Chemistry matters. Join us to get the news you need.

If you have an ACS member number, please enter it here so we can link this account to your membership. (optional)

ACS values your privacy. By submitting your information, you are gaining access to C&EN and subscribing to our weekly newsletter. We use the information you provide to make your reading experience better, and we will never sell your data to third party members.



ACS Award For Team Innovation

by Rick Mullin
March 3, 2014 | APPEARED IN VOLUME 92, ISSUE 9

Sponsored by ACS Corporation Associates

The winners of this year’s ACS Award for Team Innovation have followed in a long line of innovators in paints and coatings by developing a water-based replacement for a solvent-based coating resin system. But the team at Arkema was not working on a system for ordinary house paint. Instead, the goal was to develop an aqueous resin system that could match the performance of a conventional solvent-based fluoropolymer system, Kynar 500, that is the basis for coatings used on skyscrapers, sports arenas, and other huge structures. Arkema’s polyvinylidene fluoride (PVDF) Kynar resin was first commercialized in 1965.

Credit: Courtesy of Ramin Amin-Sanayei
Credit: Courtesy of Ramin Amin-Sanayei

Ramin Amin-Sanayei (57), Kevin Hanrahan (47), John Stuligross (52), Roice Wille (65), and Kurt Wood (57), a team that spanned research and marketing at Arkema, succeeded not only in developing Kynar Aquatec, but also in developing markets for the resin, which has shown promise in applications such as reflective cool-roof coatings and others new to the Kynar line. Research and development led to cold calls to customers and road trips on which Wood, the principal application chemist, accompanied Hanrahan, business development director and a trained chemist himself, in meetings with prospective formulators.

Credit: Courtesy of Kevin Hanrahan
Credit: Courtesy of Kevin Hanrahan
Credit: Courtesy of John Stuligross
Credit: Courtesy of John Stuligross

The Kynar team was tasked with developing a water-based system that could match the exterior durability, color retention, and resistance to dirt of Kynar 500, a technology that requires a high-temperature alloying of the PVDF and acrylic resins in a factory baking process. The goal was to arrive at an in situ alloying through emulsion polymerization. Reaching that goal involved three key inventions: the generation of a stable “fluoropolymer seed,” identification of acrylic monomers that would be thermodynamically miscible with the seed, and an elegant acrylic staging process.

Credit: Courtesy of Roice Wille
Credit: Courtesy of Roice Wille
Credit: Courtesy of Kurt Wood
Credit: Courtesy of Kurt Wood

Challenges of navigating particle size and crystallization in stabilizing a fluorosurfactant-free emulsion fluoropolymer were overcome by using a combination of theories on surface energy, partitioning coefficients, and compatibility parameters. The choice of initiator type and structure was a critical concern in synthesizing the fluoropolymer seed. A series of discoveries led to the development of stable fluoropolymer/acrylic hybrid latexes that deliver the required low-temperature film formation, substrate adhesion, and weather resistance.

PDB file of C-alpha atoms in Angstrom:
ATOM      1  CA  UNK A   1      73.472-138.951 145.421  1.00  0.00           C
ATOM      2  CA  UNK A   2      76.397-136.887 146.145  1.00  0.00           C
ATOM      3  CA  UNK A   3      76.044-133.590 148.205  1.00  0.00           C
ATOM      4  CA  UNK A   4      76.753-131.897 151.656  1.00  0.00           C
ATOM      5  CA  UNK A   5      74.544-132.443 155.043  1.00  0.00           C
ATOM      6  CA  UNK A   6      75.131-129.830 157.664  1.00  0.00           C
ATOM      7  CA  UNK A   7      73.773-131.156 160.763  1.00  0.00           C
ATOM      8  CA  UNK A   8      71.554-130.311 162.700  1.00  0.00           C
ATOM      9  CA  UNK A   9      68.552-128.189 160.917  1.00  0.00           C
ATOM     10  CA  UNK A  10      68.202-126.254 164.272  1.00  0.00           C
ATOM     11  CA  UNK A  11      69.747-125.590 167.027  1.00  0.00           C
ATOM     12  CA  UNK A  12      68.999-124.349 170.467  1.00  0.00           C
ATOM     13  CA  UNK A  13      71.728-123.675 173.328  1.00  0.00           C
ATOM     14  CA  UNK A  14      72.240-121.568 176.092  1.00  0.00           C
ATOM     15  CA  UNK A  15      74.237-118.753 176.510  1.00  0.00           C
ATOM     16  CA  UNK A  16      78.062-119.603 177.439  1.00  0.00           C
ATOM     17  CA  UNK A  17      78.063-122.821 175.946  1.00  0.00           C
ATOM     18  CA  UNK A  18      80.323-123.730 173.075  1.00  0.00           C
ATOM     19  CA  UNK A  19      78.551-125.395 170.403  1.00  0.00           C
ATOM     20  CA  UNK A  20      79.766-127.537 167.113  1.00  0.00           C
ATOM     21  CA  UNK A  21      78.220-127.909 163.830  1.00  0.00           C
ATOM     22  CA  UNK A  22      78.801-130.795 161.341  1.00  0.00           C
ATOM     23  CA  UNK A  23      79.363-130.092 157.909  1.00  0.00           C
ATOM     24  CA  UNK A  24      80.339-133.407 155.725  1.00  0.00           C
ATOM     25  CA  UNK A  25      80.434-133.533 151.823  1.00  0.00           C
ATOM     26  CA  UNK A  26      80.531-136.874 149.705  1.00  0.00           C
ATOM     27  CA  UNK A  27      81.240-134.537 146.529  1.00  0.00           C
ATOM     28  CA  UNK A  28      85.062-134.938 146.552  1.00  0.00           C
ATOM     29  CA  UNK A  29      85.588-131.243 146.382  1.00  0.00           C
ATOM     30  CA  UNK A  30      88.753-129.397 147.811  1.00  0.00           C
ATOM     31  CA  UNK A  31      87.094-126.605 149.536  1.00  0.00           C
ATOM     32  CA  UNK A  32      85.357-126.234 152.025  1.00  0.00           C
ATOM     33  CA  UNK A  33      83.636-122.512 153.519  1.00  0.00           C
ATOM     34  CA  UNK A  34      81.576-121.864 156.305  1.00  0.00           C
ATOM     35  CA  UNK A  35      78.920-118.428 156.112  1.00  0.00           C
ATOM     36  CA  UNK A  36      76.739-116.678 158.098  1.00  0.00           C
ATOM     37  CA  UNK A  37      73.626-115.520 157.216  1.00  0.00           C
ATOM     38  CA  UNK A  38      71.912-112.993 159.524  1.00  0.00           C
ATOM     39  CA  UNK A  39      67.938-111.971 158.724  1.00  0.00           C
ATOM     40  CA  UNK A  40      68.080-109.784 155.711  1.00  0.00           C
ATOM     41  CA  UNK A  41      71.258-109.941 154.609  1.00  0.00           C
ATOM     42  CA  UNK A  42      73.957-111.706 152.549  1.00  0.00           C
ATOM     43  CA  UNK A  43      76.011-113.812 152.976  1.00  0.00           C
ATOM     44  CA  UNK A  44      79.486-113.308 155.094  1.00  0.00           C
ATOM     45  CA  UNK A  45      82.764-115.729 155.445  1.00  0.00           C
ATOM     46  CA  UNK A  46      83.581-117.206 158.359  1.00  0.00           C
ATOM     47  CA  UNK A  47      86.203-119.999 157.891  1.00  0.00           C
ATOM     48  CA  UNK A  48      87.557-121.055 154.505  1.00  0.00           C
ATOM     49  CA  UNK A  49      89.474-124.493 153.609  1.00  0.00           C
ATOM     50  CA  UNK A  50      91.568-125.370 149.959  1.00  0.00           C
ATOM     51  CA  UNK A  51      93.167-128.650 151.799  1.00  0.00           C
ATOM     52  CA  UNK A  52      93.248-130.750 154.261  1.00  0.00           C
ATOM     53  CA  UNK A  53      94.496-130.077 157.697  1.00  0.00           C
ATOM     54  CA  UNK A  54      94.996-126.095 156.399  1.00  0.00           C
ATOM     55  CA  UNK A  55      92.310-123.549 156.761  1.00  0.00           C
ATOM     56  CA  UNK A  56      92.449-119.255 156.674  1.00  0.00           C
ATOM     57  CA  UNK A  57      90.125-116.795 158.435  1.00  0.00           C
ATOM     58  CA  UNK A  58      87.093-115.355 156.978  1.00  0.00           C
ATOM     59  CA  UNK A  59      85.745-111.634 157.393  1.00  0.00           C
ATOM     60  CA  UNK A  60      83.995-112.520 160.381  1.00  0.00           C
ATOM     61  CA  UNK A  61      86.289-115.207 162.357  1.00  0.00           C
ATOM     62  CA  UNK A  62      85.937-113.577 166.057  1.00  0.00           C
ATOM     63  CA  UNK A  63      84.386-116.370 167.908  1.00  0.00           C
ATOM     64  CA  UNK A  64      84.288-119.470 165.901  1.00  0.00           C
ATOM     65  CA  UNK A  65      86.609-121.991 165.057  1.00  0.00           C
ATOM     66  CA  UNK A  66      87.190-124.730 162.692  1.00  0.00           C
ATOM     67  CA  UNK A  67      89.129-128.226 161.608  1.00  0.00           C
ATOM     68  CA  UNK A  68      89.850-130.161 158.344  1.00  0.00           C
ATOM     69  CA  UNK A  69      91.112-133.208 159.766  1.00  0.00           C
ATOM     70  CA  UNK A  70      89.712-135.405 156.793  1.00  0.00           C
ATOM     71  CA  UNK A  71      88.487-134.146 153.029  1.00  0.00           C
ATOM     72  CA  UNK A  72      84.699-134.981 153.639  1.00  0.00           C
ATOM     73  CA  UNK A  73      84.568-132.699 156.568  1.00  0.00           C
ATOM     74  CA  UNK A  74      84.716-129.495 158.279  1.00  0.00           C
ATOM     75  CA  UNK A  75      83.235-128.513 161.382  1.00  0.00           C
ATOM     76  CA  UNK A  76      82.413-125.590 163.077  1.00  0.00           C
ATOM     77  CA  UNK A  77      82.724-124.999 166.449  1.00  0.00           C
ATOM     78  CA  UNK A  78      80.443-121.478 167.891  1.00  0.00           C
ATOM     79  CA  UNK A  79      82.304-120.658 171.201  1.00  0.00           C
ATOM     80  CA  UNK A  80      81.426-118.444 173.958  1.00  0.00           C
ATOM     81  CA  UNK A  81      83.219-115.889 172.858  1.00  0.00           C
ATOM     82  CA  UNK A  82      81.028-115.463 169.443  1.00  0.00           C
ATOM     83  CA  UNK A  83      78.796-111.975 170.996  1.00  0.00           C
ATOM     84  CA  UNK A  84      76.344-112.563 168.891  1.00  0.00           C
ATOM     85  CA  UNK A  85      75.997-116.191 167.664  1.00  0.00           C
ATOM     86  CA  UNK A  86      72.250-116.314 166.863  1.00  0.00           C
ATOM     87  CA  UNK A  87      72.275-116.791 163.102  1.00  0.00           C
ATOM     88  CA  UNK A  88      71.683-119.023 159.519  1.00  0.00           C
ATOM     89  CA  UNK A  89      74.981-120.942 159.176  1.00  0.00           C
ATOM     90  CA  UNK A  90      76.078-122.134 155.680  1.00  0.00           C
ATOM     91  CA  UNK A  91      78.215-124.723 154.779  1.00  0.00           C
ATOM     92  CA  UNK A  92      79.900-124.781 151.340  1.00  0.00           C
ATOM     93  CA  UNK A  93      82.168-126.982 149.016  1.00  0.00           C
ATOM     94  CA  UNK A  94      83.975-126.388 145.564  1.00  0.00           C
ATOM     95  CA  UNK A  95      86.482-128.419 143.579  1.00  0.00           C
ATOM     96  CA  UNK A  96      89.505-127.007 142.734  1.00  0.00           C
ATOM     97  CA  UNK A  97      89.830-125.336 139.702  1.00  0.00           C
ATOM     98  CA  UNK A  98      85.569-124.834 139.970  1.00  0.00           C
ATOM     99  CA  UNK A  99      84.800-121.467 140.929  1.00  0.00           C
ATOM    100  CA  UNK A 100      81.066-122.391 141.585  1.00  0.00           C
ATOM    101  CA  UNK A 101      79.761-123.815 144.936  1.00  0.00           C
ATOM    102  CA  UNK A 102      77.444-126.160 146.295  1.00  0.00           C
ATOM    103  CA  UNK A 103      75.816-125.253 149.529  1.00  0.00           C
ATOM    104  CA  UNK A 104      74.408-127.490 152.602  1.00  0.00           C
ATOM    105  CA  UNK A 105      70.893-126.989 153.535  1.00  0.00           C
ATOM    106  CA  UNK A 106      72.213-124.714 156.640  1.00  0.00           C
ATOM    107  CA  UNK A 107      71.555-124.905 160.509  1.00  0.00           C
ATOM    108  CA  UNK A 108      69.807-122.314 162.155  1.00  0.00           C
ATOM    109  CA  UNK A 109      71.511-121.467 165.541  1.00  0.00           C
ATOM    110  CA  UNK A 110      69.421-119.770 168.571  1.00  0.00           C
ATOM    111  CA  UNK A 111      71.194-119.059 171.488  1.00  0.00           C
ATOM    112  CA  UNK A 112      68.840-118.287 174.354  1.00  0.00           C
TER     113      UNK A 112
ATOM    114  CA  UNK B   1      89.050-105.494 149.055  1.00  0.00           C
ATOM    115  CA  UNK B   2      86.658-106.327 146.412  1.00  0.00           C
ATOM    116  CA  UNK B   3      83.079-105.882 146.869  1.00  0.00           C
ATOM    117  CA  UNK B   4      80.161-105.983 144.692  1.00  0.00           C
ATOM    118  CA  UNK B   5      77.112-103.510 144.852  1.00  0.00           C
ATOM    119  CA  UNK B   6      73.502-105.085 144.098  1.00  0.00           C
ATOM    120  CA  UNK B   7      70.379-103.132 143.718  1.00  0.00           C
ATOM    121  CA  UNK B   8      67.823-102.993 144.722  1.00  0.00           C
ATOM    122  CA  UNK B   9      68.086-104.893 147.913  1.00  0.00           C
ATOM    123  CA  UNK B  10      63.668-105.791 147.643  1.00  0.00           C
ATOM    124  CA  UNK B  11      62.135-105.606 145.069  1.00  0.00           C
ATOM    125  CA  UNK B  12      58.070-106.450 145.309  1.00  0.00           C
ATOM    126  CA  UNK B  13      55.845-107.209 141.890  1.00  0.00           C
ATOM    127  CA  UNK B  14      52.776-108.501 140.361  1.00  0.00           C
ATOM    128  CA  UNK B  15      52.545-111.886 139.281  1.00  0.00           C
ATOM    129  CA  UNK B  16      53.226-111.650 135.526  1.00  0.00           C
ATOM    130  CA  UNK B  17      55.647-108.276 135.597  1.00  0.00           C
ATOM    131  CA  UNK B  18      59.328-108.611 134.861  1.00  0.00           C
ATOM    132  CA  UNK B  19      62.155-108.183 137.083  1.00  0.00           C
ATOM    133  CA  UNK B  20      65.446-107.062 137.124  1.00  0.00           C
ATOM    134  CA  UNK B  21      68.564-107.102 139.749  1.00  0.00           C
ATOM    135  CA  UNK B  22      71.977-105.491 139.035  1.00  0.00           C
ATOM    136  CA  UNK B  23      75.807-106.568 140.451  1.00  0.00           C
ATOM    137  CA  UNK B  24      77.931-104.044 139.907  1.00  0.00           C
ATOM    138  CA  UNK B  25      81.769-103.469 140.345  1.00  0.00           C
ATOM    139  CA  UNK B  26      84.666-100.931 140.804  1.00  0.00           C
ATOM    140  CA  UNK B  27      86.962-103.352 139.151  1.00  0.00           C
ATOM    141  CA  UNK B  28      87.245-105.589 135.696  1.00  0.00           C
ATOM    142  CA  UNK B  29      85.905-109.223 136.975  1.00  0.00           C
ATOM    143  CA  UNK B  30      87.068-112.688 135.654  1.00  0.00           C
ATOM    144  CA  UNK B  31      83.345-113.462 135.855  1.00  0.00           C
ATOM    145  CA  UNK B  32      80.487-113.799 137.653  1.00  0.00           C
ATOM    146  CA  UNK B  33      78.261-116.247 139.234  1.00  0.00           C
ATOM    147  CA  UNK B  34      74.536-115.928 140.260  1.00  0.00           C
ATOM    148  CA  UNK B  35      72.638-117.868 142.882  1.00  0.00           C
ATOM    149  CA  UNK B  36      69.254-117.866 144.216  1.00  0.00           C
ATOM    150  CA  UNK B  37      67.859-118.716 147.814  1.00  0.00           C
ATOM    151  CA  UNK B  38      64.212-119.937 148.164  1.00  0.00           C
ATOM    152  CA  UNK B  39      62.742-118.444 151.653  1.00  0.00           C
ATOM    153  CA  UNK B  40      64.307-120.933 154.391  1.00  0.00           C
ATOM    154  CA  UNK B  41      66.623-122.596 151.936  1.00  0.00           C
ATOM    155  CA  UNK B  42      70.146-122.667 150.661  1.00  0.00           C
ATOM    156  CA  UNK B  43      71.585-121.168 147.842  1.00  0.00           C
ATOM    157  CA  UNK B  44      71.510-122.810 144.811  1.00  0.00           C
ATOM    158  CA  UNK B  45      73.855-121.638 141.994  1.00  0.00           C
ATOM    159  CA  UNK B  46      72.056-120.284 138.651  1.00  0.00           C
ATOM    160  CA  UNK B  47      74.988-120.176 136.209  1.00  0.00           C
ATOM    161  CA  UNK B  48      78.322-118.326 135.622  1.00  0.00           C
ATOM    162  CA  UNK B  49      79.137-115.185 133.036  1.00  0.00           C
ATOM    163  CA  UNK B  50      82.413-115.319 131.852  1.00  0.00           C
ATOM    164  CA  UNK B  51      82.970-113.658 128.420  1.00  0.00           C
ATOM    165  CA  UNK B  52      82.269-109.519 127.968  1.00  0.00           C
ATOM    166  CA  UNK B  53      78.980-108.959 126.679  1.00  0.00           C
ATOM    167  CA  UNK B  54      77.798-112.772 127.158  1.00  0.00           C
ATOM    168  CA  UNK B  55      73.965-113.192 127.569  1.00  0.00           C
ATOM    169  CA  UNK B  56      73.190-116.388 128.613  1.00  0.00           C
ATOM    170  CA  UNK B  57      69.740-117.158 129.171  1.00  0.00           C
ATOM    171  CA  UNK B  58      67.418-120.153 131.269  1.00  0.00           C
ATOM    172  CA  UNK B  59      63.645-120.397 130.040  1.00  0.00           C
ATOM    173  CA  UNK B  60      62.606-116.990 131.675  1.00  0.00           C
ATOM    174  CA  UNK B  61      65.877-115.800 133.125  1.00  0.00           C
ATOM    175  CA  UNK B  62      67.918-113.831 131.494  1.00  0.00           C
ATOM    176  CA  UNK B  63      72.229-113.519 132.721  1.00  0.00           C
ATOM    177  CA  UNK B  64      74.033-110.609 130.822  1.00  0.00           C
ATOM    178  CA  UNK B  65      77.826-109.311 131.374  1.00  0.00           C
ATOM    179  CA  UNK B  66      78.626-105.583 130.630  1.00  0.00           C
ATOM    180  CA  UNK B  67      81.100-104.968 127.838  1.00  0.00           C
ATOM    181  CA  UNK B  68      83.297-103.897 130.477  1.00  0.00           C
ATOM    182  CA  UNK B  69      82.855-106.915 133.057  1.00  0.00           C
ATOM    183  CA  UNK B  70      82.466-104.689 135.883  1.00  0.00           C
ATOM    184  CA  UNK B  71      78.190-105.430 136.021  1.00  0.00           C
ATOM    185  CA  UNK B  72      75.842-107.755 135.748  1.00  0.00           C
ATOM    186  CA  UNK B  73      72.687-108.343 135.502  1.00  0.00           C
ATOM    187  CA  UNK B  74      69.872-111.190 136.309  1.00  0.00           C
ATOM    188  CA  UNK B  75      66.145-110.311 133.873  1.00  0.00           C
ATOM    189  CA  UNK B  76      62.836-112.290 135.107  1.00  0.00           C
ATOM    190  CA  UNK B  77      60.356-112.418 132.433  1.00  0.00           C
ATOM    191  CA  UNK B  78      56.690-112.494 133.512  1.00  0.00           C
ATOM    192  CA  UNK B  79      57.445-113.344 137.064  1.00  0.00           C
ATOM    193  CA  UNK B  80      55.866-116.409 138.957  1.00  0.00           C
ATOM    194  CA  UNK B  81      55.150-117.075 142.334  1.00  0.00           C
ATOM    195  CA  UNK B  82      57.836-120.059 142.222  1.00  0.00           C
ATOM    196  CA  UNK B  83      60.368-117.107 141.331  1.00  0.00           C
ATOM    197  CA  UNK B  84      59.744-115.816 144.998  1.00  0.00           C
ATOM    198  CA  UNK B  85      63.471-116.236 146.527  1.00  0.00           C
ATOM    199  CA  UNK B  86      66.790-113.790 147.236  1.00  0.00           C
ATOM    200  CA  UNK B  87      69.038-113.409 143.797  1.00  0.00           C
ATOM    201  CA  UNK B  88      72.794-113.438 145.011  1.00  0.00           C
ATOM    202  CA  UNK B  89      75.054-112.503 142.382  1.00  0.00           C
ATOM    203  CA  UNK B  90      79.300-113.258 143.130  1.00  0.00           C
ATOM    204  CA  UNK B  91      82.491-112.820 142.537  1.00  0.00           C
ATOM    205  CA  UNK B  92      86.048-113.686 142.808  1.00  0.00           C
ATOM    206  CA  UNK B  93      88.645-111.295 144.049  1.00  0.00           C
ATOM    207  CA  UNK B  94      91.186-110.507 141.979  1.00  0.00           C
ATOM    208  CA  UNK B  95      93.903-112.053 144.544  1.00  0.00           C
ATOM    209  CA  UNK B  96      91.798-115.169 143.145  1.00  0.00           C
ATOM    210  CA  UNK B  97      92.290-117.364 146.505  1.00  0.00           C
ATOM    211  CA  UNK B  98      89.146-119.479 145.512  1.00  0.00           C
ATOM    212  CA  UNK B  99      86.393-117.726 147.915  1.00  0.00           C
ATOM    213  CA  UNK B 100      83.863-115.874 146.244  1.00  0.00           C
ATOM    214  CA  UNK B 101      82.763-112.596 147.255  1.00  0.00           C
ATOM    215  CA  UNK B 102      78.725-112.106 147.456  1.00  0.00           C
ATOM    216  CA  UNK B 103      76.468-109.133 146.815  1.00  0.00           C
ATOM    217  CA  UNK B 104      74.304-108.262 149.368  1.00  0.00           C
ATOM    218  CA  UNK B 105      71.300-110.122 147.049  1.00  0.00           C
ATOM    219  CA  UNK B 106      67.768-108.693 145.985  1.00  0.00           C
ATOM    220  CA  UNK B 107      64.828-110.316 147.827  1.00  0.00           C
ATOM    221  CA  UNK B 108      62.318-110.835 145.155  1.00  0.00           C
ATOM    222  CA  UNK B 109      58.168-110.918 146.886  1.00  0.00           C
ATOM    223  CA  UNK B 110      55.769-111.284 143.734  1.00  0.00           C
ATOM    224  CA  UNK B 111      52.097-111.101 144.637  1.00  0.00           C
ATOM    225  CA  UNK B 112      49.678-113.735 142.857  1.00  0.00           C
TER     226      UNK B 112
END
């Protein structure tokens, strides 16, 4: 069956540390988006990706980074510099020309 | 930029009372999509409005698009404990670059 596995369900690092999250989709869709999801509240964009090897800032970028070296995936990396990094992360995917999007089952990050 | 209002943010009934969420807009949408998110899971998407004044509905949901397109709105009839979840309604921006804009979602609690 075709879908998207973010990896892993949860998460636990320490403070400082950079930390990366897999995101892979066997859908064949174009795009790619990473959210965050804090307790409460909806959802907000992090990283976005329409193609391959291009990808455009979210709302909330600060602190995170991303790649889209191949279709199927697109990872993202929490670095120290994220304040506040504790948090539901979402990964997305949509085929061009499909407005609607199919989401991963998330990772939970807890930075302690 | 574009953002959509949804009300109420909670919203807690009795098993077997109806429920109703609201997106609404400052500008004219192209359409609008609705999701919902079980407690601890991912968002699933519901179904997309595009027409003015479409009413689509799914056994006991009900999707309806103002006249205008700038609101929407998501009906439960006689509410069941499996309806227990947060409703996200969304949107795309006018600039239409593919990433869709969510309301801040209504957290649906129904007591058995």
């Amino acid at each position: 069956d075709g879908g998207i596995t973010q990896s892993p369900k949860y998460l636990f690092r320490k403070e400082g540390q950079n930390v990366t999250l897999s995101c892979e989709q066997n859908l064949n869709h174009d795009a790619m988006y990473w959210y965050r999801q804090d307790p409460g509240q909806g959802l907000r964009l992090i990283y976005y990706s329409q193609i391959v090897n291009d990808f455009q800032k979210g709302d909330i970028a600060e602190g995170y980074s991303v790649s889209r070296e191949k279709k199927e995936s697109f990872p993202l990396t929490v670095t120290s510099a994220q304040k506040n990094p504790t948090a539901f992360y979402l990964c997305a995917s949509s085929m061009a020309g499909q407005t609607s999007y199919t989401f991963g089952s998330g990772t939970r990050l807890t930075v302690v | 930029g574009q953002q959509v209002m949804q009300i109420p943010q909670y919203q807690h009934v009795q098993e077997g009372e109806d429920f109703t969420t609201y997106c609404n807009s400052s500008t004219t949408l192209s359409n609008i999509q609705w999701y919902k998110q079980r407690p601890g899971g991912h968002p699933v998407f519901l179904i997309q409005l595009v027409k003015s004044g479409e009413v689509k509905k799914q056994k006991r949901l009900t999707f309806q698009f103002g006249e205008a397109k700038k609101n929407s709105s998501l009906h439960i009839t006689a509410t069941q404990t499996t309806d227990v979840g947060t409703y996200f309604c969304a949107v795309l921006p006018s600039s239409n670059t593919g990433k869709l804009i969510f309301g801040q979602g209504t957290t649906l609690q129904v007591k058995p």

Wood says multidisciplinary teams are nothing new at Arkema—the silos around product development and marketing have long been broken down. But the Kynar project upped the game of communication and collaboration among basic R&D, application science, and marketing.

“This is really a whole new class of polymers for coatings,” he says. “If you look at general classes of materials and polymer platforms, most have been around for decades. But fluoropolymer coatings hadn’t been developed well at all. We had this flagship product in a nonaqueous bake system that was 50 years old. How do you get the technology into a waterborne form?”

Amin-Sanayei, principal research scientist, says that although going from a solvent- to a water-based coating system is, in principle, a “no-brainer,” polymerization work with the fluoropolymer resins posed a steep challenge. He and Wood note that work on Kynar Aquatec had to be done to meet the needs of distinct applications, requiring feedback from the market and teamwork in the research and application development labs.

“Nothing makes sense on this project unless we put it into historical context,” Hanrahan says. Kynar 500 is a flagship product for Arkema. “It is the de facto resin for making paint for really high-end, monumental buildings.” The factory-applied baking step in alloying the polymers, however, limited its use. The company began work on Kynar Aquatec about 10 years ago and arrived at the Aquatec polymer. “It is different on almost every count to Kynar 500. But the performance is just as good.”

Rather than offsetting the use of Kynar 500 in its traditional applications, Arkema has made inroads into new markets, including coatings for vinyl siding. One selling point is that Aquatec’s environmental benefit of removing volatile organic compounds is augmented by its durability. “Our pitch is that it lasts 35 years,” Hanrahan says.

The Aquatec team has connected on a technical level with the market, says Hanrahan. “I think we’ve done exceptionally well bringing the lab to the customer and the customer to the lab,” he says. “People think of the Ph.D. in the white lab coat handing the product out the door and marketing guys taking it to the customer, but we’ve completely broken that down. It is not unusual for the technical manager from the customer to be in our laboratory with this product.”

The team will present the award address before the Division of Polymeric Materials: Science & Engineering during the fall national meeting in San Francisco.



This article has been sent to the following recipient:

Leave A Comment

*Required to comment